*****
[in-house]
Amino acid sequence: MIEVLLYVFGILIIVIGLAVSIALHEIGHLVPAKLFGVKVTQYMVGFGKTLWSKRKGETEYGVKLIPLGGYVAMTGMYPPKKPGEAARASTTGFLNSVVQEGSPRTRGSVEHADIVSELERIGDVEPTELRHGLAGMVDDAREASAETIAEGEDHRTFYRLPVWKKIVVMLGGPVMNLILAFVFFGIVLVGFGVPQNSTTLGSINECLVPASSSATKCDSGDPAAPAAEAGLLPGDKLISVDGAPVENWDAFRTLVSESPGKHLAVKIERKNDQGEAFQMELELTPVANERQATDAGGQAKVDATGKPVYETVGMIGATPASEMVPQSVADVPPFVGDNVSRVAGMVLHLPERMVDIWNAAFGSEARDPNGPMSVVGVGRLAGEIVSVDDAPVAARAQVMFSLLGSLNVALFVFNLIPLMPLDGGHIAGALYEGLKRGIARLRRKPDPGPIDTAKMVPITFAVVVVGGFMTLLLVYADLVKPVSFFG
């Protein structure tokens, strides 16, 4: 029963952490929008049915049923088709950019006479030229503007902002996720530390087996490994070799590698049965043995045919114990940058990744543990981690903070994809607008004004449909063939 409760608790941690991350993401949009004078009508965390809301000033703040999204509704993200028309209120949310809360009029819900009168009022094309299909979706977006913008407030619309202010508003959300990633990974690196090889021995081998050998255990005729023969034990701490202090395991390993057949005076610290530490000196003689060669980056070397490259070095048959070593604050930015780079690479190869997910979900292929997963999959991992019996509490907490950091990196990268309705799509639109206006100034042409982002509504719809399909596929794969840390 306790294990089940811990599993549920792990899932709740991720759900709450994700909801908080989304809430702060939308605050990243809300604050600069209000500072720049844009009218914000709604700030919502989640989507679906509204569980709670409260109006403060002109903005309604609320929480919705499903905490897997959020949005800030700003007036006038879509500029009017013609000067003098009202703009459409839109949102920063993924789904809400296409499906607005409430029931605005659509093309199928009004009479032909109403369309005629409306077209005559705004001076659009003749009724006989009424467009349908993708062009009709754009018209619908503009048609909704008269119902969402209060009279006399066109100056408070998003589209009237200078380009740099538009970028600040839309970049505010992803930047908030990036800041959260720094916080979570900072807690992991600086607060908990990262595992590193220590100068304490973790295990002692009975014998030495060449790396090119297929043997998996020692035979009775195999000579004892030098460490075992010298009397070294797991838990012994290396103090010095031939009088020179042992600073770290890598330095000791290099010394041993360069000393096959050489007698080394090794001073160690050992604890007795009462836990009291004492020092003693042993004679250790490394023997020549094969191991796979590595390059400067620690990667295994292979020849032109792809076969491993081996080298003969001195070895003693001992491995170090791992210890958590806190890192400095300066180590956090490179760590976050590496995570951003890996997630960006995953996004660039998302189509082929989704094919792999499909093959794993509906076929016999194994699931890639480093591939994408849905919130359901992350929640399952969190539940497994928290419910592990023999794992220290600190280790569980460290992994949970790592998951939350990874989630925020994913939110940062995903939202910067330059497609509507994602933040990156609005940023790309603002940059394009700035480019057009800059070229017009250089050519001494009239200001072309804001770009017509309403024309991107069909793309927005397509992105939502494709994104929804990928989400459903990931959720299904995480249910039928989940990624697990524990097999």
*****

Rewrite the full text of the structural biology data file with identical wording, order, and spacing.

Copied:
[in-house]
Amino acid sequence: MIEVLLYVFGILIIVIGLAVSIALHEIGHLVPAKLFGVKVTQYMVGFGKTLWSKRKGETEYGVKLIPLGGYVAMTGMYPPKKPGEAARASTTGFLNSVVQEGSPRTRGSVEHADIVSELERIGDVEPTELRHGLAGMVDDAREASAETIAEGEDHRTFYRLPVWKKIVVMLGGPVMNLILAFVFFGIVLVGFGVPQNSTTLGSINECLVPASSSATKCDSGDPAAPAAEAGLLPGDKLISVDGAPVENWDAFRTLVSESPGKHLAVKIERKNDQGEAFQMELELTPVANERQATDAGGQAKVDATGKPVYETVGMIGATPASEMVPQSVADVPPFVGDNVSRVAGMVLHLPERMVDIWNAAFGSEARDPNGPMSVVGVGRLAGEIVSVDDAPVAARAQVMFSLLGSLNVALFVFNLIPLMPLDGGHIAGALYEGLKRGIARLRRKPDPGPIDTAKMVPITFAVVVVGGFMTLLLVYADLVKPVSFFG
């Protein structure tokens, strides 16, 4: 029963952490929008049915049923088709950019006479030229503007902002996720530390087996490994070799590698049965043995045919114990940058990744543990981690903070994809607008004004449909063939 409760608790941690991350993401949009004078009508965390809301000033703040999204509704993200028309209120949310809360009029819900009168009022094309299909979706977006913008407030619309202010508003959300990633990974690196090889021995081998050998255990005729023969034990701490202090395991390993057949005076610290530490000196003689060669980056070397490259070095048959070593604050930015780079690479190869997910979900292929997963999959991992019996509490907490950091990196990268309705799509639109206006100034042409982002509504719809399909596929794969840390 306790294990089940811990599993549920792990899932709740991720759900709450994700909801908080989304809430702060939308605050990243809300604050600069209000500072720049844009009218914000709604700030919502989640989507679906509204569980709670409260109006403060002109903005309604609320929480919705499903905490897997959020949005800030700003007036006038879509500029009017013609000067003098009202703009459409839109949102920063993924789904809400296409499906607005409430029931605005659509093309199928009004009479032909109403369309005629409306077209005559705004001076659009003749009724006989009424467009349908993708062009009709754009018209619908503009048609909704008269119902969402209060009279006399066109100056408070998003589209009237200078380009740099538009970028600040839309970049505010992803930047908030990036800041959260720094916080979570900072807690992991600086607060908990990262595992590193220590100068304490973790295990002692009975014998030495060449790396090119297929043997998996020692035979009775195999000579004892030098460490075992010298009397070294797991838990012994290396103090010095031939009088020179042992600073770290890598330095000791290099010394041993360069000393096959050489007698080394090794001073160690050992604890007795009462836990009291004492020092003693042993004679250790490394023997020549094969191991796979590595390059400067620690990667295994292979020849032109792809076969491993081996080298003969001195070895003693001992491995170090791992210890958590806190890192400095300066180590956090490179760590976050590496995570951003890996997630960006995953996004660039998302189509082929989704094919792999499909093959794993509906076929016999194994699931890639480093591939994408849905919130359901992350929640399952969190539940497994928290419910592990023999794992220290600190280790569980460290992994949970790592998951939350990874989630925020994913939110940062995903939202910067330059497609509507994602933040990156609005940023790309603002940059394009700035480019057009800059070229017009250089050519001494009239200001072309804001770009017509309403024309991107069909793309927005397509992105939502494709994104929804990928989400459903990931959720299904995480249910039928989940990624697990524990097999």